David Axelrod hoping to Slash the 'Stache
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Slash the 'Stache campaign: slashthestache.com
Also: Axelrod recalls Smith’s first years at the Tribune
David Axelrod has had a pretty good run. He’s just coming off being chief strategist for Barack Obama’s historic two presidential victories.
So you wouldn’t blame the Bulls season ticket holder since the mid-1970s if he wanted to disappear a bit and get back to seeing some Bulls games.
“I am really looking forward to a life as a full time (United Center) attendee,” Axelrod was saying the other day as he begins to look back on his last campaign as a political guru. “I’m really eager to come to (Bulls games), though I know we’re in this tenuous period waiting for Derrick (Rose) to get back. I love watching, regardless.”
But if you don’t recognize the president’s man in his usual spot at center court on the north side of the United Center at the end of this month it may because he doesn’t recognize himself, either.
That’s because the Bulls’ No. 1 fan may be without his close friend of more than 40 years, his mustache. And if he is without it, as frightening it may be to family, friends and even himself, Axelrod will be thrilled because it means he’s raised $1 million toward epilepsy cure research. They already are more than halfway there.
“It could be a shock to all involved,” Axelrod laughed. “I may have to wear a blindfold as it comes off. It’s something that started off as a lark to make a point in the middle of the campaign that has turned into an opportunity to do some good for a lot of people.”
The opportunity is Axelrod’s Slash the 'Stache campaign at slashthestache.com, where they are raising money to fight epilepsy through CURE, Citizens United for Research in Epilepsy. Assuming the $1 million goal is met, Axelrod will shave the most famous mustache since Groucho—OK, maybe Geraldo—on the MSNBC Morning Joe TV program.
The Bulls have made a contribution and Axelrod will appear on the team’s pregame show before the Milwaukee game Nov. 26 to talk about the project. You may remember Donald Trump, he of the Obama birth certificate investigations, offering $5 million to Obama’s favorite charity if Obama would show his college transcripts and passport. Dental records, too, I think.
Actually, David despite it all has a good relationship with the Donald and Trump—he’s really more show, as we suspect—sent $100,000. And good for another guy we also wondered about, Mark Cuban, who sent $200,000.
It all began amidst Axelrod’s barrage of pre-election TV appearances. He was on the Scarborough show and they were saying how no way Obama would win Michigan, Minnesota and Pennsylvania. Axelrod doesn’t get angry much despite the political trash talk, but the campaign was fairly sure with its data. Though he still complains about that Hue Hollins’ call in 1994.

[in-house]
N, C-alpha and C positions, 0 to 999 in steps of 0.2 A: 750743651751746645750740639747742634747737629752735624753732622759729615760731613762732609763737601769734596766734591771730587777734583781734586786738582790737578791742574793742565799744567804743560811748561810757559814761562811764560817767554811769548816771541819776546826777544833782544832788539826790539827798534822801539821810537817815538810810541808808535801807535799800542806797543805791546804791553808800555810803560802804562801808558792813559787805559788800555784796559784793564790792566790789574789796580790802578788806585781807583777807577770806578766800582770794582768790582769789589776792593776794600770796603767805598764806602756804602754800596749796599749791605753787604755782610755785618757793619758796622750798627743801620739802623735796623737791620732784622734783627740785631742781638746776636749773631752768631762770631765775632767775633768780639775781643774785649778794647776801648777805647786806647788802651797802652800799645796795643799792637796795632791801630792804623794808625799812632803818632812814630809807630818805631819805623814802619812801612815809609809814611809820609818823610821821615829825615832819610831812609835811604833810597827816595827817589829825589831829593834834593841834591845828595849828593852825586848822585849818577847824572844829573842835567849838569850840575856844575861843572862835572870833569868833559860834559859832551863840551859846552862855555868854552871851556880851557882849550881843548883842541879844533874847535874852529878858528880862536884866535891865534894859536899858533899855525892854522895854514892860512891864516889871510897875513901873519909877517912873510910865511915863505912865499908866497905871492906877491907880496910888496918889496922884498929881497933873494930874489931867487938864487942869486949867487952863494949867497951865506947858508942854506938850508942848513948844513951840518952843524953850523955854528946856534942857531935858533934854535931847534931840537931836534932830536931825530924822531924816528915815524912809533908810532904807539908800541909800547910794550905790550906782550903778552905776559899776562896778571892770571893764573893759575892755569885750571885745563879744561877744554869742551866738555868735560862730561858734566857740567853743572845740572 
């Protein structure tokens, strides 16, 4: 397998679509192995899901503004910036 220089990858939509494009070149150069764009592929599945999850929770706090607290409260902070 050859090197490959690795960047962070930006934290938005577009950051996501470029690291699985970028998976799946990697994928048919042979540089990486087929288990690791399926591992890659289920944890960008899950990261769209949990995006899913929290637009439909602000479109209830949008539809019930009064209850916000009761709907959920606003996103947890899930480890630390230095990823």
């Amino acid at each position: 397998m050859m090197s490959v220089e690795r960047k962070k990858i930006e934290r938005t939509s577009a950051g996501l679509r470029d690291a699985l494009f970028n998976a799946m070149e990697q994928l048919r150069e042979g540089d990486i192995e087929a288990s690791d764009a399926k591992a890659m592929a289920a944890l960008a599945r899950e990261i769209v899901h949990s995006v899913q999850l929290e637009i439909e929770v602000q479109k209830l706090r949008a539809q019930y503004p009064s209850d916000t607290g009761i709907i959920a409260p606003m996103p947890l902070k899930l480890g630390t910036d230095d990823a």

“I was outraged at the crazy representations the other side kept making we couldn’t win,” recalled Axelrod. “Joe seemed convinced. I felt I had to do something, so I blurted out the mustache thing.”
Scarborough matched that and said he’d grow one if Obama won Florida. See, not everyone was obsessing over the Bench Mob like us.
Anyway, we know what happened and Axelrod and his wife, Susan, chairperson of CURE, decided to turn the little bet into a big bet to try further in finding a cure for epilepsy, which afflicts their daughter, Lauren.
“This will allow us to give four multiyear grants that could lead to breakthroughs,” said Axelrod. “It will allow scientists to do their work and this can raise public awareness. People don’t know epilepsy affects millions and how difficult like with Lauren the drugs and treatment can be and how many people it affects.”
Scarborough bowed out of the wager, but donated $10,000 to the campaign. And they were off and counting, though no sponsorship with a razor company yet.
So what was the mustache story?
“Back in the 1970s,” Axelrod recalls, “that’s what people did. We all looked like aspiring porn stars. And I had a little scar on my upper lip. I thought maybe I should cover it up. I am eager to see if it’s healed.”
Axelrod now heads to his role as director of the new University of Chicago Institute of Politics, will write a book and do speeches.
“And I’ll still be available to the president,” said Axelrod. “He’s not just an old client, but a friend of the last 20 years who will be a friend for life. If he calls me, I’ll always answer.”
Though if Axelrod is such a good strategist—and the record says he’s the best—then maybe he can devise something for the Bulls.
“There’s going to be good nights and bad nights, but not because they don’t show up,” Axelrod agrees. “For example, (Joakim) Noah looks in great shape, better than any time since he’s been a Bull. His play is reflecting that. So some good things are happening. But every team needs a superstar, and we need ours. We’re all waiting and watching his progress and until then I feel we can be competitive.”
Though he hopes to be wearing that upper lip warmer to the games comes December.